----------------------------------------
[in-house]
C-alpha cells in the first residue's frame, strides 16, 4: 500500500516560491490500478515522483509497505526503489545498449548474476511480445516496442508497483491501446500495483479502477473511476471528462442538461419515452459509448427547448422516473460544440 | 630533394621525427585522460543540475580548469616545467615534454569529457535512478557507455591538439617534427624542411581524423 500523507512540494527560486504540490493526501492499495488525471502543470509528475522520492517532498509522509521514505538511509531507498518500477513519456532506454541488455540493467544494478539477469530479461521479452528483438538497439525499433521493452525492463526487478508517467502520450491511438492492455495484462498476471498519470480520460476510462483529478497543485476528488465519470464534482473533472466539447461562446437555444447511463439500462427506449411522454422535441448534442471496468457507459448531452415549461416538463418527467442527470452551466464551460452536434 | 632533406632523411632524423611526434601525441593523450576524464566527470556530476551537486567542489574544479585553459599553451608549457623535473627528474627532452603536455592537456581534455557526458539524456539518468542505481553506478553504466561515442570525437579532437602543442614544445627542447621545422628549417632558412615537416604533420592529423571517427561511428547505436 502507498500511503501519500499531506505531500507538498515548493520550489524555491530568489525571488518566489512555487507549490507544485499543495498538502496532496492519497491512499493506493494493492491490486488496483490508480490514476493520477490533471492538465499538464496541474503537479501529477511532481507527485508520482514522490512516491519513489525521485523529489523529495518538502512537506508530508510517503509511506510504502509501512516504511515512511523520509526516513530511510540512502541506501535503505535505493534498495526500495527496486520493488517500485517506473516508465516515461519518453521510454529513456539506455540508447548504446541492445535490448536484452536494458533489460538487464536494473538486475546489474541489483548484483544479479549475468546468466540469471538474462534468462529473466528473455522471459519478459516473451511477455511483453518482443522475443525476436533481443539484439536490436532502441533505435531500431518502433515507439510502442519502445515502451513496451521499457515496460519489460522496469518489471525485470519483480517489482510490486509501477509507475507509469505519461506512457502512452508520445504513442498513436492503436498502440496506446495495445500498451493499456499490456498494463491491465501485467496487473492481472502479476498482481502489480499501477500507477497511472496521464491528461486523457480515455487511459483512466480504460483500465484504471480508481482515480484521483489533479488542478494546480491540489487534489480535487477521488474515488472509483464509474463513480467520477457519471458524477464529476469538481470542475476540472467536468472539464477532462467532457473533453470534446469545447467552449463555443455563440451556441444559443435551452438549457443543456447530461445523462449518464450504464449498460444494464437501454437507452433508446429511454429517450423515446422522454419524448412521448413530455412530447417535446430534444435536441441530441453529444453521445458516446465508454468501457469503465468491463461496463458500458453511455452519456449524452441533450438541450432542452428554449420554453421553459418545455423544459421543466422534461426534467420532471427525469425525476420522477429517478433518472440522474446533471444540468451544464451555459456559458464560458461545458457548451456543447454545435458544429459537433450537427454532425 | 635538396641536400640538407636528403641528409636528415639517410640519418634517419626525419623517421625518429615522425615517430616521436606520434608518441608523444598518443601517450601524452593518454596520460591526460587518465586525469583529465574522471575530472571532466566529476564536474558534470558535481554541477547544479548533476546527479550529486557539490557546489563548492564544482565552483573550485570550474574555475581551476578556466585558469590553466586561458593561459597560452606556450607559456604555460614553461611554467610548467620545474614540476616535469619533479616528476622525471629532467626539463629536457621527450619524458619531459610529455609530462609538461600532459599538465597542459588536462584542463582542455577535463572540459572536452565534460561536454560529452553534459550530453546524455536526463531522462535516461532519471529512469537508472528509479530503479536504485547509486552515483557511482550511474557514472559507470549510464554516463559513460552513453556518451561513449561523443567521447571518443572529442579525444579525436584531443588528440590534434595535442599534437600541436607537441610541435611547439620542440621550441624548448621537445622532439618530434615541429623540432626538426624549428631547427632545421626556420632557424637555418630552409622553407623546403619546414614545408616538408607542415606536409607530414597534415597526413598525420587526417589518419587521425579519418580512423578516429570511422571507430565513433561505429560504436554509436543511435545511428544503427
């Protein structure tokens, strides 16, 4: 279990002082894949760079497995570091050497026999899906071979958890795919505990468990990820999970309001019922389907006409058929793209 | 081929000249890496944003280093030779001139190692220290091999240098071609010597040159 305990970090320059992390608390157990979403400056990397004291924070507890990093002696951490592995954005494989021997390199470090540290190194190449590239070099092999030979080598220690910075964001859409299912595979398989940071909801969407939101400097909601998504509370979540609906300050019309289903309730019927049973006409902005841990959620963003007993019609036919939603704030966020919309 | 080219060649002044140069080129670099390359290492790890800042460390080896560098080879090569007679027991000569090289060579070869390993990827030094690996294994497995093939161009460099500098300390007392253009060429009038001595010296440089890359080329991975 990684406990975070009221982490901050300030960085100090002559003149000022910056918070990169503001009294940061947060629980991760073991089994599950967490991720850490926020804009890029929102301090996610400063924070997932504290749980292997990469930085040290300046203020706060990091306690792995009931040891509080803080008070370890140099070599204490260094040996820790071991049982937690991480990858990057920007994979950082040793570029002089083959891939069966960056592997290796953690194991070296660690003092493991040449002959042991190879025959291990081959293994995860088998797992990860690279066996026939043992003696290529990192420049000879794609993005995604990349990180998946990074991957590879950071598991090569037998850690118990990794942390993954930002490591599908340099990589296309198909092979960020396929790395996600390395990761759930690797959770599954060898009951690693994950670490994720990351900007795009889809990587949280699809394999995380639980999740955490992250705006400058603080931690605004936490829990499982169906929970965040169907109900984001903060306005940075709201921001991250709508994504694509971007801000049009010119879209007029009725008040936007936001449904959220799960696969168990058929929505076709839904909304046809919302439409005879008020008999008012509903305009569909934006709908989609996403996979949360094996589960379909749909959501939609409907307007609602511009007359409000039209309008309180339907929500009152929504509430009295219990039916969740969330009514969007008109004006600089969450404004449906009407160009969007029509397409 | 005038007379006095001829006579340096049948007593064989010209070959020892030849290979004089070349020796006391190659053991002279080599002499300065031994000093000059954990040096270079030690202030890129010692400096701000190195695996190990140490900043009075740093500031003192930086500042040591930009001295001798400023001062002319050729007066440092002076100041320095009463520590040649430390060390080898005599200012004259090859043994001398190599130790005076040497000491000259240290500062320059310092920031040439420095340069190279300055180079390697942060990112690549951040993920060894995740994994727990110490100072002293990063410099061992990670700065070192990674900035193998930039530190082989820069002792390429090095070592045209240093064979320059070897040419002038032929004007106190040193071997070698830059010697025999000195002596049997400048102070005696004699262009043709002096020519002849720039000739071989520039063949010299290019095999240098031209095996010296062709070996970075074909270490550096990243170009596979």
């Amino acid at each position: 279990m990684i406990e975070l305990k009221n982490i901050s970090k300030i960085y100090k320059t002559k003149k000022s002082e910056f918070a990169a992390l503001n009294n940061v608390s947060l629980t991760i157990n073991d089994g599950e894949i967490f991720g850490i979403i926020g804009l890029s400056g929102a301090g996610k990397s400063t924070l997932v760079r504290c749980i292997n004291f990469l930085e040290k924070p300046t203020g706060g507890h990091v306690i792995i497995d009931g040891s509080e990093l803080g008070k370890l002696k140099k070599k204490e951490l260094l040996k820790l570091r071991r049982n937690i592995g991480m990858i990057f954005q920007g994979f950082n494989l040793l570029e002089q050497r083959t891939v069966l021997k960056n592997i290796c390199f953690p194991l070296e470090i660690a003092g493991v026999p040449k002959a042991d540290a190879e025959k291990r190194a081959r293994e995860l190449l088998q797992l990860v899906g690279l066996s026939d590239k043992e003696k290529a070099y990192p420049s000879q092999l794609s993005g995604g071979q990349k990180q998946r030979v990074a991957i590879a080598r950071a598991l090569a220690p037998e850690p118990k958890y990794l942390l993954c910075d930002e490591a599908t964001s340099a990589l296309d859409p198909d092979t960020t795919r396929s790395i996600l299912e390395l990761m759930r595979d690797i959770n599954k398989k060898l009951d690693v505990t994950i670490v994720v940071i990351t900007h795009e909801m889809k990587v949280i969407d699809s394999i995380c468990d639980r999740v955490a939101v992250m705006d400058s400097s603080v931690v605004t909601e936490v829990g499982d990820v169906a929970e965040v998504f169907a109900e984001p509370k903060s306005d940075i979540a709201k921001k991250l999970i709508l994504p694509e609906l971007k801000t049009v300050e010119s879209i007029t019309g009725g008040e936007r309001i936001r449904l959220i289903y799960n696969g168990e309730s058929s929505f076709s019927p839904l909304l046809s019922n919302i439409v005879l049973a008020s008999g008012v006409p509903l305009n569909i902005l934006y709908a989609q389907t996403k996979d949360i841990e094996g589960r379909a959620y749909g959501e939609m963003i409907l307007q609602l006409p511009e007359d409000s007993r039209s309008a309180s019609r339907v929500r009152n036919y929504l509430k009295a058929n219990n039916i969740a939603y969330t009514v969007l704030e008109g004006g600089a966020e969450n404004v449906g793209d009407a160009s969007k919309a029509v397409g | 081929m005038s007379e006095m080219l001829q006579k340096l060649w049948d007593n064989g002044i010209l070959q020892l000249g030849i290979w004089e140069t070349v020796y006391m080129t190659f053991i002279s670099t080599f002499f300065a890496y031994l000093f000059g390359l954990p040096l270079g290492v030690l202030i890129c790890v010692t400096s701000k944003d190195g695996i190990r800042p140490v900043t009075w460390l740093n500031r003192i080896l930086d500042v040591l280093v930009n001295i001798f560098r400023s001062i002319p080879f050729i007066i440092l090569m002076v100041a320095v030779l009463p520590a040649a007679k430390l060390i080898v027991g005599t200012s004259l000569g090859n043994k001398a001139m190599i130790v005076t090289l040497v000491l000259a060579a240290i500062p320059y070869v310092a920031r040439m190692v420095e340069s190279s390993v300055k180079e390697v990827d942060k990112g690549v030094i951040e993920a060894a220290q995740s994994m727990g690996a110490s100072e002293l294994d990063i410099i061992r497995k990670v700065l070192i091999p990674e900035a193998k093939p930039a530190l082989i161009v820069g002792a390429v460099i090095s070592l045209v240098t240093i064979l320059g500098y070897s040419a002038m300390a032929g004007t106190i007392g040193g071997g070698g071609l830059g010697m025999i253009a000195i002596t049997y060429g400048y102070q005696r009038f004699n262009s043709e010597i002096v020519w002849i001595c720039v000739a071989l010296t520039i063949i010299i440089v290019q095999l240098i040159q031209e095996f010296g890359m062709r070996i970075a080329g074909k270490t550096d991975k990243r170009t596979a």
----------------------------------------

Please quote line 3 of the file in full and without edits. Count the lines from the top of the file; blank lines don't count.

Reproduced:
């Protein structure tokens, strides 16, 4: 279990002082894949760079497995570091050497026999899906071979958890795919505990468990990820999970309001019922389907006409058929793209 | 081929000249890496944003280093030779001139190692220290091999240098071609010597040159 305990970090320059992390608390157990979403400056990397004291924070507890990093002696951490592995954005494989021997390199470090540290190194190449590239070099092999030979080598220690910075964001859409299912595979398989940071909801969407939101400097909601998504509370979540609906300050019309289903309730019927049973006409902005841990959620963003007993019609036919939603704030966020919309 | 080219060649002044140069080129670099390359290492790890800042460390080896560098080879090569007679027991000569090289060579070869390993990827030094690996294994497995093939161009460099500098300390007392253009060429009038001595010296440089890359080329991975 990684406990975070009221982490901050300030960085100090002559003149000022910056918070990169503001009294940061947060629980991760073991089994599950967490991720850490926020804009890029929102301090996610400063924070997932504290749980292997990469930085040290300046203020706060990091306690792995009931040891509080803080008070370890140099070599204490260094040996820790071991049982937690991480990858990057920007994979950082040793570029002089083959891939069966960056592997290796953690194991070296660690003092493991040449002959042991190879025959291990081959293994995860088998797992990860690279066996026939043992003696290529990192420049000879794609993005995604990349990180998946990074991957590879950071598991090569037998850690118990990794942390993954930002490591599908340099990589296309198909092979960020396929790395996600390395990761759930690797959770599954060898009951690693994950670490994720990351900007795009889809990587949280699809394999995380639980999740955490992250705006400058603080931690605004936490829990499982169906929970965040169907109900984001903060306005940075709201921001991250709508994504694509971007801000049009010119879209007029009725008040936007936001449904959220799960696969168990058929929505076709839904909304046809919302439409005879008020008999008012509903305009569909934006709908989609996403996979949360094996589960379909749909959501939609409907307007609602511009007359409000039209309008309180339907929500009152929504509430009295219990039916969740969330009514969007008109004006600089969450404004449906009407160009969007029509397409 | 005038007379006095001829006579340096049948007593064989010209070959020892030849290979004089070349020796006391190659053991002279080599002499300065031994000093000059954990040096270079030690202030890129010692400096701000190195695996190990140490900043009075740093500031003192930086500042040591930009001295001798400023001062002319050729007066440092002076100041320095009463520590040649430390060390080898005599200012004259090859043994001398190599130790005076040497000491000259240290500062320059310092920031040439420095340069190279300055180079390697942060990112690549951040993920060894995740994994727990110490100072002293990063410099061992990670700065070192990674900035193998930039530190082989820069002792390429090095070592045209240093064979320059070897040419002038032929004007106190040193071997070698830059010697025999000195002596049997400048102070005696004699262009043709002096020519002849720039000739071989520039063949010299290019095999240098031209095996010296062709070996970075074909270490550096990243170009596979």